Town houses outsold detached homes in '90

March 10, 1991|By Edward Gunts

Although most local homebuilders saw a drop in sales last year as a result of the economic downturn that hit Maryland, the town house market proved to be the most resilient to the sales slump.

New town houses outsold new detached houses in the Baltimore area last year -- the first time that's happened since analysts at the Legg Mason Realty Group began monitoring sales in 1985. That's a sign that many buyers in the market during the downturn were seeking affordable, "entry-level" housing rather than more luxurious "move-up" housing.

"Everything was down, but town houses were down the least," said Robert Lefenfeld, vice president of information services for Legg Mason Realty.

"The heart of the market is below $200,000," said Jerry Doctrow, vice president for research services. "What gets hurt most in a recession is the upper end."

Other findings of Legg Mason's quarterly Housing Market Profiles report: New home prices either remained steady or fell slightly in almost all parts of the region. Although the sales pace deteriorated, builders continued to open new projects. And the two top-selling homebuilders remained Ryland Homes and Ryan Homes.

Statistics compiled by Legg Mason showed that 1989 was the first year that traditional, suburban single-family detached houses did not account for at least 50 percent of all new home sales in the Baltimore market. But 1990 was the first year that the volume of town house sales exceeded the volume of detached house sales.

According to the latest Legg Mason report, 3,431 town houses were sold in 1990 for a 42 percent share of new home sales, 3,136 detached homes were sold for a 38 percent share and 1,665 condominiums were sold for a 20 percent share.

In the fourth quarter of 1990, town houses made up 46 percent of the new home sales, while detached homes accounted for 37 percent of the sales and condominiums accounted for 17 percent.

In 1989, by contrast, 3,848 detached homes were sold for a 39 percent share of the market, compared with 3,821 town houses sold for a 38.8 percent share of the market. Condominium sales accounted for the remaining 22 percent.

"Long-term demographic trends point to a de-emphasis on town houses as the baby boomers mature and move up into larger detached homes," Mr. Lefenfeld said. "However, in the short term, the larger inventory of affordable products . . . allowed the town house market to sustain the uncertain economic climate better than the more expensive detached market and the limited multifamily market."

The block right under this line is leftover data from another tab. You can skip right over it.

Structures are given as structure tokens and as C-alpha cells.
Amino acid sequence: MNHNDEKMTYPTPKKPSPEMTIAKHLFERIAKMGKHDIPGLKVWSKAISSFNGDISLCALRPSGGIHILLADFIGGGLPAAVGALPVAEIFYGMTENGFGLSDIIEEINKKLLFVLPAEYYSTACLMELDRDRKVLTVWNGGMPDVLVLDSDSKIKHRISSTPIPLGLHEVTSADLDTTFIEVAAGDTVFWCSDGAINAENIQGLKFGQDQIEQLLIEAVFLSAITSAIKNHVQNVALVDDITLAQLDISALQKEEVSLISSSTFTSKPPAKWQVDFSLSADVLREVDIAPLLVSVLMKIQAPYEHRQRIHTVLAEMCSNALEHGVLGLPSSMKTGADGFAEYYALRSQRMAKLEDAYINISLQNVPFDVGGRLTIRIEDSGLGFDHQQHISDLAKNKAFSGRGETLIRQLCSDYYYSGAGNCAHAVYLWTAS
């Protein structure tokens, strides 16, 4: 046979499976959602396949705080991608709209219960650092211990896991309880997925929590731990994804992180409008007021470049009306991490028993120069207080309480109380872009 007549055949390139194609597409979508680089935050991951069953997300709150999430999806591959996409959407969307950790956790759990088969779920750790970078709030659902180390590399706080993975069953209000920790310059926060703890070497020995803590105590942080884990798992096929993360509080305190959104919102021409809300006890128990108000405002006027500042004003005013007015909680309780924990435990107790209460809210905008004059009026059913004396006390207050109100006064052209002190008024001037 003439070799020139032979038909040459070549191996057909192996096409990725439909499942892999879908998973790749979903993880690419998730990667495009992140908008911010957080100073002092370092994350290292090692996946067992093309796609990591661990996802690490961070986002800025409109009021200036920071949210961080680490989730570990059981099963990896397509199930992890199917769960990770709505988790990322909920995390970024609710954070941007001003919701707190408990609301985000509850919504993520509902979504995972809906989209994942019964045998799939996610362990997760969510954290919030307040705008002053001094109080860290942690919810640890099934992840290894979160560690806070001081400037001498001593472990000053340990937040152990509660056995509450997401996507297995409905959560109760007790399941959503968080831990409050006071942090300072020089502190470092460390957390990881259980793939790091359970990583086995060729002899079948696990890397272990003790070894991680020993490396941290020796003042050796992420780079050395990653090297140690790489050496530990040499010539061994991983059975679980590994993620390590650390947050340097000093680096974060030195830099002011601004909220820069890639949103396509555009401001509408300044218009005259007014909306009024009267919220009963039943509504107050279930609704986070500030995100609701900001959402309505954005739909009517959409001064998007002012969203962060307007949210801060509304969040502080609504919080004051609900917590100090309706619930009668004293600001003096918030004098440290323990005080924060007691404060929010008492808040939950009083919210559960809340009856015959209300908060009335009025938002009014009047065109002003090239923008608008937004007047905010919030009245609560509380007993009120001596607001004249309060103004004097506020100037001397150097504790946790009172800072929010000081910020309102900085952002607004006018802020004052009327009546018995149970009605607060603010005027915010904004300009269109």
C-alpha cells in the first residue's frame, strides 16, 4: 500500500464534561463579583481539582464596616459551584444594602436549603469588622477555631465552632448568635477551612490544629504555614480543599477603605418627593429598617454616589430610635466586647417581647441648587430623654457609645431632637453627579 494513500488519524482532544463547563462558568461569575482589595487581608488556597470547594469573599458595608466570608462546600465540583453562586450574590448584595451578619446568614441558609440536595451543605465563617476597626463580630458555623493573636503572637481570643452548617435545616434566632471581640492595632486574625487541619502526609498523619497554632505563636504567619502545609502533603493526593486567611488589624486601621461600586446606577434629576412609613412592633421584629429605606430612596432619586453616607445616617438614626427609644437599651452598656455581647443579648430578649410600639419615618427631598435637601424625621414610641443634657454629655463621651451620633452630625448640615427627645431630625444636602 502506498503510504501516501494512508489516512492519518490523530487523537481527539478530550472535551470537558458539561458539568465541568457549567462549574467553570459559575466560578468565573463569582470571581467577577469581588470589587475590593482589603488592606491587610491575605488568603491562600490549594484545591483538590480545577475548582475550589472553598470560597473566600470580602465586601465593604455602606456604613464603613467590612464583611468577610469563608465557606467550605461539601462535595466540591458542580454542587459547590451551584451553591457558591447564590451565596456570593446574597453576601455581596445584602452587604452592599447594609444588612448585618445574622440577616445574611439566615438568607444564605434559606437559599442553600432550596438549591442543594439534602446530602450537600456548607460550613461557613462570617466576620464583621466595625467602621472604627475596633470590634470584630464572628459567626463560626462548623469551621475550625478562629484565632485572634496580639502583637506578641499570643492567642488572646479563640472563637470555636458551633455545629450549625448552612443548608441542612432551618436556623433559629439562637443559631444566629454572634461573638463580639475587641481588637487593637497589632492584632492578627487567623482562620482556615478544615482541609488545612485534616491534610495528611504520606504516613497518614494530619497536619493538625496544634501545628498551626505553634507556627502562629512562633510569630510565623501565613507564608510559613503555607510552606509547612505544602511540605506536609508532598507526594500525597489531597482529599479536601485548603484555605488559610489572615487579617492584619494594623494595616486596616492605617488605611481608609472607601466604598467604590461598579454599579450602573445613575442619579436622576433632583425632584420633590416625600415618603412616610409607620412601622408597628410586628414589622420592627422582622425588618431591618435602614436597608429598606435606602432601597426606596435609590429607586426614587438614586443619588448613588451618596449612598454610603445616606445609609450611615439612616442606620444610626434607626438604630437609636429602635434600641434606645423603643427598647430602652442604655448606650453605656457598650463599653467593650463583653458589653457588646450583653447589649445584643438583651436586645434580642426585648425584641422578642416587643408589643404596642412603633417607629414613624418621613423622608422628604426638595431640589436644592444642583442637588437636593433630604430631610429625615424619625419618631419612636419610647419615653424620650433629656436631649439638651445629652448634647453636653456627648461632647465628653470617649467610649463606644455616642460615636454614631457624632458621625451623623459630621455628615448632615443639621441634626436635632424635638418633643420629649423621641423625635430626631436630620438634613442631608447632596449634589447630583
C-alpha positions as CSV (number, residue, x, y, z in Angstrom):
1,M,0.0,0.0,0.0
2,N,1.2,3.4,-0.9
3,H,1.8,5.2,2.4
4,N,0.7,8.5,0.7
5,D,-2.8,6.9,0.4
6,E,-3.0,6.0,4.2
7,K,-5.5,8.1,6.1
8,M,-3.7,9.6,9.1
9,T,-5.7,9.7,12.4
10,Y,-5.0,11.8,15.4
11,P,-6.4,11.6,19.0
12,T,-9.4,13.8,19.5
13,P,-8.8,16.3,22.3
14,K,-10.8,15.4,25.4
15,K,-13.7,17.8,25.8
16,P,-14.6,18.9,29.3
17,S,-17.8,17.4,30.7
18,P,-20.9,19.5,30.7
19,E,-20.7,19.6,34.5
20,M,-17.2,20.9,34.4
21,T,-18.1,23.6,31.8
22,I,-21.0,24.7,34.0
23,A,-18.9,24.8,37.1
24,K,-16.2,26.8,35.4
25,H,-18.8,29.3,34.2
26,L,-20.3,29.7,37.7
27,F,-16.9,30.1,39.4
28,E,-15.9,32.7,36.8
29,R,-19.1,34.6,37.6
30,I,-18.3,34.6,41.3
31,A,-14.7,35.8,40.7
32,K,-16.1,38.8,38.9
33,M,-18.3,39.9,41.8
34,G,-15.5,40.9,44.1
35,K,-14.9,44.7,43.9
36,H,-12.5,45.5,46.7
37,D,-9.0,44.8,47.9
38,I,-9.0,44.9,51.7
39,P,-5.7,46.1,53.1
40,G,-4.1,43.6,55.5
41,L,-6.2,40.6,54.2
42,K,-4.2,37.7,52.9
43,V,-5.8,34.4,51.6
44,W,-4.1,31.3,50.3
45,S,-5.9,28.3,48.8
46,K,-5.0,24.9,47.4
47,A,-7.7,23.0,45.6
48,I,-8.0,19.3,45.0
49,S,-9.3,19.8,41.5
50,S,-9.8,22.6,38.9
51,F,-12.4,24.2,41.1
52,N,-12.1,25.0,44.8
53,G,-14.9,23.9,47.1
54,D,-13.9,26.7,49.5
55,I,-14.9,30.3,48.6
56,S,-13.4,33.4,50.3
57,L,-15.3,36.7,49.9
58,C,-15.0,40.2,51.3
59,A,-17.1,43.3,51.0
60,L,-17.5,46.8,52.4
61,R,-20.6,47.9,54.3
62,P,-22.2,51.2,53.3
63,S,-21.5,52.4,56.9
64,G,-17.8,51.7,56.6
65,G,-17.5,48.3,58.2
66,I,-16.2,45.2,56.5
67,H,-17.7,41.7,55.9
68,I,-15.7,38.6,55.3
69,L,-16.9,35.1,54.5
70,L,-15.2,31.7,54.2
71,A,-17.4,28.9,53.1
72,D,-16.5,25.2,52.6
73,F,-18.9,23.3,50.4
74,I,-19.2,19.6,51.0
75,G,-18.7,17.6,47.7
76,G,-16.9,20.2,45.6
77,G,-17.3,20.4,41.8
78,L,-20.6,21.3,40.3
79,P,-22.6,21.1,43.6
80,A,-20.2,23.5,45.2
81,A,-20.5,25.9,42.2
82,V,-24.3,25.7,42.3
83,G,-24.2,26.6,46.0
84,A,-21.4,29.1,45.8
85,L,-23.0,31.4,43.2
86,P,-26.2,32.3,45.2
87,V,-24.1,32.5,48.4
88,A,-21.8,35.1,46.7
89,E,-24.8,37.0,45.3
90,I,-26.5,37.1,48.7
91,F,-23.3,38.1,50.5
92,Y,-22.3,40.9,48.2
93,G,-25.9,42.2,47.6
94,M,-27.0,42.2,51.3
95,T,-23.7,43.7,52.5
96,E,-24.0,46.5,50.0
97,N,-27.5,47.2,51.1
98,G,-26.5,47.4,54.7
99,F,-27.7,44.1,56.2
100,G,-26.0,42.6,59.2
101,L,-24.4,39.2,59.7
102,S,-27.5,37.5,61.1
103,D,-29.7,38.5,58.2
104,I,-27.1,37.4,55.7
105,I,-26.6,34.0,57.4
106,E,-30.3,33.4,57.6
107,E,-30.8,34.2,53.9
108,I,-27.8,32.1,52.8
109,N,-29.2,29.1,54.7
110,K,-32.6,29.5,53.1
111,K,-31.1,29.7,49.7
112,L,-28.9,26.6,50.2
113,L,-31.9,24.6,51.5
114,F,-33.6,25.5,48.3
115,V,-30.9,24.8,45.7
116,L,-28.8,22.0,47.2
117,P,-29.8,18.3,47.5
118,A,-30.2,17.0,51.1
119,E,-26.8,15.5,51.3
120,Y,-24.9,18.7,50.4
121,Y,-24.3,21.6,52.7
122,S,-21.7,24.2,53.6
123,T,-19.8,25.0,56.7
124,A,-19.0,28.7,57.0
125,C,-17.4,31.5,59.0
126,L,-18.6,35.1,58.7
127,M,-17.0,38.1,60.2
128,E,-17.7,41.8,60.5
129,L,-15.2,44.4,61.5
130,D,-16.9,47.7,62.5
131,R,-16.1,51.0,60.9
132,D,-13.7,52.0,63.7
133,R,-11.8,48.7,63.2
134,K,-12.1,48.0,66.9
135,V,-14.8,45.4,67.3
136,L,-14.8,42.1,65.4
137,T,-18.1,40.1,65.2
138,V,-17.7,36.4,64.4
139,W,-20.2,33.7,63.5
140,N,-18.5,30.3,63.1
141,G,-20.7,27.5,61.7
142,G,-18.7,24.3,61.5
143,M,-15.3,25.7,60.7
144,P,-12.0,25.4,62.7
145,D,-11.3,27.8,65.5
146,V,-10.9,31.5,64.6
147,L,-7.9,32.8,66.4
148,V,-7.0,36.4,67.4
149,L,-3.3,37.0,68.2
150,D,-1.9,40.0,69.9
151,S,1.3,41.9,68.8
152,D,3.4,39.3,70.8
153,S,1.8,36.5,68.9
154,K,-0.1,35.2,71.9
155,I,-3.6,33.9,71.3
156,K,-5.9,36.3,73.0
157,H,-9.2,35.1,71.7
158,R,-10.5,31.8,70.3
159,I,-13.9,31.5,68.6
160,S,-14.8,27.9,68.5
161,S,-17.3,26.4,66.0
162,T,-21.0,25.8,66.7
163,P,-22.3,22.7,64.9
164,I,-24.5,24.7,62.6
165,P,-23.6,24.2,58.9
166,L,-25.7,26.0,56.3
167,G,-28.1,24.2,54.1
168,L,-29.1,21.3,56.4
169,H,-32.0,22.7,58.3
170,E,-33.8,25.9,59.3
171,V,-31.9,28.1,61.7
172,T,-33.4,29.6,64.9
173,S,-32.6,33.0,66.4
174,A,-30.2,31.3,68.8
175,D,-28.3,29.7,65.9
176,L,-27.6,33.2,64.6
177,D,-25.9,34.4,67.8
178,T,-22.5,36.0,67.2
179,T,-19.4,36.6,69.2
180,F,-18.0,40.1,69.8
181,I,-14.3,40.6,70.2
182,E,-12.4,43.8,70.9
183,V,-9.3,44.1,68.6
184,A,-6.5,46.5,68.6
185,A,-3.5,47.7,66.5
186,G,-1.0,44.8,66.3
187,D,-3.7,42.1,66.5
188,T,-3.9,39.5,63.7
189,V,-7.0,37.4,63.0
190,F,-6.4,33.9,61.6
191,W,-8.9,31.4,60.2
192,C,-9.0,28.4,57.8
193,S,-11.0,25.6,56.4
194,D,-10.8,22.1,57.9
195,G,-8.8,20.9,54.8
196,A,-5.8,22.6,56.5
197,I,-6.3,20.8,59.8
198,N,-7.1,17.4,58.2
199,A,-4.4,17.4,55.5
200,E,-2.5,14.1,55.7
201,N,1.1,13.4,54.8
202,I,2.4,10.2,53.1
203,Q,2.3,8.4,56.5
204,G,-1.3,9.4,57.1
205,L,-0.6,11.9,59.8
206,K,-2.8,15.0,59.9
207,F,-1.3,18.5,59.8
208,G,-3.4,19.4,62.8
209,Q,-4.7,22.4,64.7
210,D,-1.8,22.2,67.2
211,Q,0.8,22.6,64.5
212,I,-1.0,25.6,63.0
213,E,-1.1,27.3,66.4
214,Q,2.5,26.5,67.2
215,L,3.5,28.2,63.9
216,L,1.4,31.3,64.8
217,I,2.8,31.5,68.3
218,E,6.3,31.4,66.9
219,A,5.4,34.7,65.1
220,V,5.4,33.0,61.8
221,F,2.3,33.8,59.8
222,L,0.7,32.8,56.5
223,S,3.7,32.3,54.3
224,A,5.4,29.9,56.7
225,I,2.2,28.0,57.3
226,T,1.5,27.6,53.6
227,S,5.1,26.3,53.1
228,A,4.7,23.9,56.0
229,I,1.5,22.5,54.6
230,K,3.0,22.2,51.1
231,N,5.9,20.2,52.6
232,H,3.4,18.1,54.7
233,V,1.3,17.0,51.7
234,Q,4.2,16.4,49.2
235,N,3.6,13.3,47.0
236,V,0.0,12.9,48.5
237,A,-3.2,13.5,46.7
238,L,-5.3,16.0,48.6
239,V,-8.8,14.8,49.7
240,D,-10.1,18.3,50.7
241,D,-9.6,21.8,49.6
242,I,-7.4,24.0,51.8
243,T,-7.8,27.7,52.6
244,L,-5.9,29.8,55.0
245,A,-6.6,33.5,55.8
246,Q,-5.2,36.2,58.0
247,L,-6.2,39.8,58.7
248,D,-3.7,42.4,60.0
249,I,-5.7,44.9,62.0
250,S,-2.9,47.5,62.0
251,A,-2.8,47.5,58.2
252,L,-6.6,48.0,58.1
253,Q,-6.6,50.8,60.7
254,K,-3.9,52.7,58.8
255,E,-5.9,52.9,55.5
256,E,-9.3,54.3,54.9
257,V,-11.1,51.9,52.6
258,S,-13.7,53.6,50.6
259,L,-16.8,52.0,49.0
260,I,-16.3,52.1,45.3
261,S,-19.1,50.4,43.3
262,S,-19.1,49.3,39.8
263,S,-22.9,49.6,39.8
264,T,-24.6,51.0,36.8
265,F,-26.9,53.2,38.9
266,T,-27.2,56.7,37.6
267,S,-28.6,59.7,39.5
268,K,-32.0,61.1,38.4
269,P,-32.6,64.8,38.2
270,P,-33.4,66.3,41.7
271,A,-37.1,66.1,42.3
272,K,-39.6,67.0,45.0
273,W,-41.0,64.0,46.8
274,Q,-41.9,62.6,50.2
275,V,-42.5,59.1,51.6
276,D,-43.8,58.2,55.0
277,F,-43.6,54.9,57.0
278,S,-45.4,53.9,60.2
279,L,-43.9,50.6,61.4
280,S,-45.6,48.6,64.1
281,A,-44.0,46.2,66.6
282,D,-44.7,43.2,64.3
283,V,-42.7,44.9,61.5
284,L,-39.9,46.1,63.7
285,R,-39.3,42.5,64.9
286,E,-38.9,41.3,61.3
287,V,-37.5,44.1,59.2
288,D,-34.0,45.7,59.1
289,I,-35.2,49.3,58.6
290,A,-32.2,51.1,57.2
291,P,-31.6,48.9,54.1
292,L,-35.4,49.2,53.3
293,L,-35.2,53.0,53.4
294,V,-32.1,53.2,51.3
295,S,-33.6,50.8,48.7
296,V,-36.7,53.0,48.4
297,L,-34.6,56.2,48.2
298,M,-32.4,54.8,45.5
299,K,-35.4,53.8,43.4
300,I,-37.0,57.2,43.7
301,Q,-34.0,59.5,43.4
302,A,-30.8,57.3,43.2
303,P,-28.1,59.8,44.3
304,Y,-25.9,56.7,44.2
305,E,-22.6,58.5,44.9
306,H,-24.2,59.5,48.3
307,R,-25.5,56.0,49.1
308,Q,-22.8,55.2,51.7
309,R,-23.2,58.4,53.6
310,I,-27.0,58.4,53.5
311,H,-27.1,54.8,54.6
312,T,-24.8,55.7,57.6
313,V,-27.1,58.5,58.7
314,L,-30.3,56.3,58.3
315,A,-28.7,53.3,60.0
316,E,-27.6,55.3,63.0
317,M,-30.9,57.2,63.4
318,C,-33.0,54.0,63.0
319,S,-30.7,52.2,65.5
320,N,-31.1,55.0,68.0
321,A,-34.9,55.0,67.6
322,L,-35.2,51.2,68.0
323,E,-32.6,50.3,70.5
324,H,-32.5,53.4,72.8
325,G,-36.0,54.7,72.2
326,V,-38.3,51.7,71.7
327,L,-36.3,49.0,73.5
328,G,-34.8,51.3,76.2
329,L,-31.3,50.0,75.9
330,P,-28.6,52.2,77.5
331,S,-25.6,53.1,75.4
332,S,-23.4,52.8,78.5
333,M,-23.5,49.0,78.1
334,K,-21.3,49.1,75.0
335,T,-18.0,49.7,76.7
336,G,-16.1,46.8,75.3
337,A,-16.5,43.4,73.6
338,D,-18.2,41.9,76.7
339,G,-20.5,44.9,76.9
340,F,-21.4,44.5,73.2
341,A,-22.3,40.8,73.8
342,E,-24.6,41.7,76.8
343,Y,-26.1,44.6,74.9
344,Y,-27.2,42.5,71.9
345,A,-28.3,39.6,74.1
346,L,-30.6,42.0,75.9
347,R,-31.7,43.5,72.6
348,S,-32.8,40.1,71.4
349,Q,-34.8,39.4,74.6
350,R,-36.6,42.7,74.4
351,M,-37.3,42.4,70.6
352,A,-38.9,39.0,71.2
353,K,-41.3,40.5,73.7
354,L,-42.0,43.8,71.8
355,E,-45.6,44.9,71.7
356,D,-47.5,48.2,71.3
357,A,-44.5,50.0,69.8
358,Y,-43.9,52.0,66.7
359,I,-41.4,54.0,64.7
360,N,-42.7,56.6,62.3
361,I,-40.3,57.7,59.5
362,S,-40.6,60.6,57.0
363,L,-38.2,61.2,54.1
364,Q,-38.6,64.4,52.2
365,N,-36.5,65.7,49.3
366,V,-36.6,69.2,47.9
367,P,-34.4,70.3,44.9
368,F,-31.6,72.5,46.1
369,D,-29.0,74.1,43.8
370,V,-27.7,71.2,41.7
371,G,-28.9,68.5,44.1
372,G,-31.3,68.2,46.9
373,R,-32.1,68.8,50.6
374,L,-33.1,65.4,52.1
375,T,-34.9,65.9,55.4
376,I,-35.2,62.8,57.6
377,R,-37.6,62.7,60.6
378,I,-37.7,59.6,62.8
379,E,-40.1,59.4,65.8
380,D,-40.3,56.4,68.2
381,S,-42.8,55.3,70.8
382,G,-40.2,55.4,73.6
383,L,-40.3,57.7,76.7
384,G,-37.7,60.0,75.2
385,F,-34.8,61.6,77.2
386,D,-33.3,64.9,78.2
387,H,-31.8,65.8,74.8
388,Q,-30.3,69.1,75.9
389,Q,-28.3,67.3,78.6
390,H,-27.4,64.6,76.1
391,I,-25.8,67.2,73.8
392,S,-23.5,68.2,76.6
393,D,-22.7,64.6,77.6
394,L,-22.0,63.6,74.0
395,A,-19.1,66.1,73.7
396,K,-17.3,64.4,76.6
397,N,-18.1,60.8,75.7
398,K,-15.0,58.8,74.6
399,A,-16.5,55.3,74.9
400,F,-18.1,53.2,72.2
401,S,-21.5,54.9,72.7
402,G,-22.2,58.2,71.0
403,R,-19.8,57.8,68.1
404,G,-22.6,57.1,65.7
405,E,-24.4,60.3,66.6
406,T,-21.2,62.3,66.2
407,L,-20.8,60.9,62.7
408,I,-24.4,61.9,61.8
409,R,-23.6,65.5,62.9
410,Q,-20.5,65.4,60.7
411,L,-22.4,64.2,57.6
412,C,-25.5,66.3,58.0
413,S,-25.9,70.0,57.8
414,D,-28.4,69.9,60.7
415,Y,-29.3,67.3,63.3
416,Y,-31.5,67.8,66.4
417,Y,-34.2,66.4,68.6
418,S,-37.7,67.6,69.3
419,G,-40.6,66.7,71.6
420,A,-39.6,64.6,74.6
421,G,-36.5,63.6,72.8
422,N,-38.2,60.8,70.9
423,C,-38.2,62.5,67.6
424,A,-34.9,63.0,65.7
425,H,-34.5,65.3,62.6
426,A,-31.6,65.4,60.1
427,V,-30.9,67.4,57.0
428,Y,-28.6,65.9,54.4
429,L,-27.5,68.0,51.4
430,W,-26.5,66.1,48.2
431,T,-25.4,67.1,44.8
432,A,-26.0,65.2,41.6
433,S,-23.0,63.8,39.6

Sales trends largely reflected the kind of people still in the market for new houses when the recession hit Baltimore in the second half of 1990, Mr. Lefenfeld noted.

Many buyers in 1990 were young singles or couples moving out of rented apartments or their parents' houses and becoming homeowners for the first time, he said. Meanwhile, move-up buyers who would typically be purchasing more expensive detached houses hesitated to make a move as a result of the recession and the Persian Gulf crisis.

"Affordable products were able to find a stronger market for 1990 because they were catering to a market niche that wanted to move into homeownership and was able to see beyond the economic downturn," he said. "It's the town house as an entry-level product that was really leading the charge. It's the affordable option for becoming a homeowner."

Legg Mason Realty Group is one of the few companies in the area that studies the market to monitor demographic trends and other changes that affect homebuyers and builders. Figures for 1990 are based on information compiled by Housing Market Profiles project director Kate Weglein, with sales statistics supplied by the builders themselves.

The study includes all active for-sale residential properties in subdivisions of 20 or more units, in Baltimore City and in Anne Arundel, Howard, Carroll, Baltimore and Harford counties. It does not reflect construction and leasing of apartments.

Legg Mason's companion list of the 20 top-selling subdivisions reflects sales of active "conventional" subdivisions in which houses are built and sold without federal subsidies.

Legg Mason's study showed that 8,232 new homes were sold in 1990, a 16 percent decrease from the 9,836 new homes sold in 1989. Sales were down in all counties except Anne Arundel.

Although the sales pace slowed in 1990, builders continued to open new projects. According to Legg Mason, 207 new projects opened during the year and 132 projects sold out or were closed, giving the region a net gain of 75 projects.

Twenty-five percent of the new projects that opened in the area in 1990 were in Anne Arundel County, mostly in the Odenton-Crofton area. With the help of those projects, Legg Mason said, that region's sales increased from 1989 to 1990.

Other strong markets included Northwest Baltimore and the Edgewood-Joppa region of Harford County. Sales fell significantly in Howard County and the Bel Air-Fallston area.

Baltimore Sun Articles
Please note the green-lined linked article text has been applied commercially without any involvement from our newsroom editors, reporters or any other editorial staff.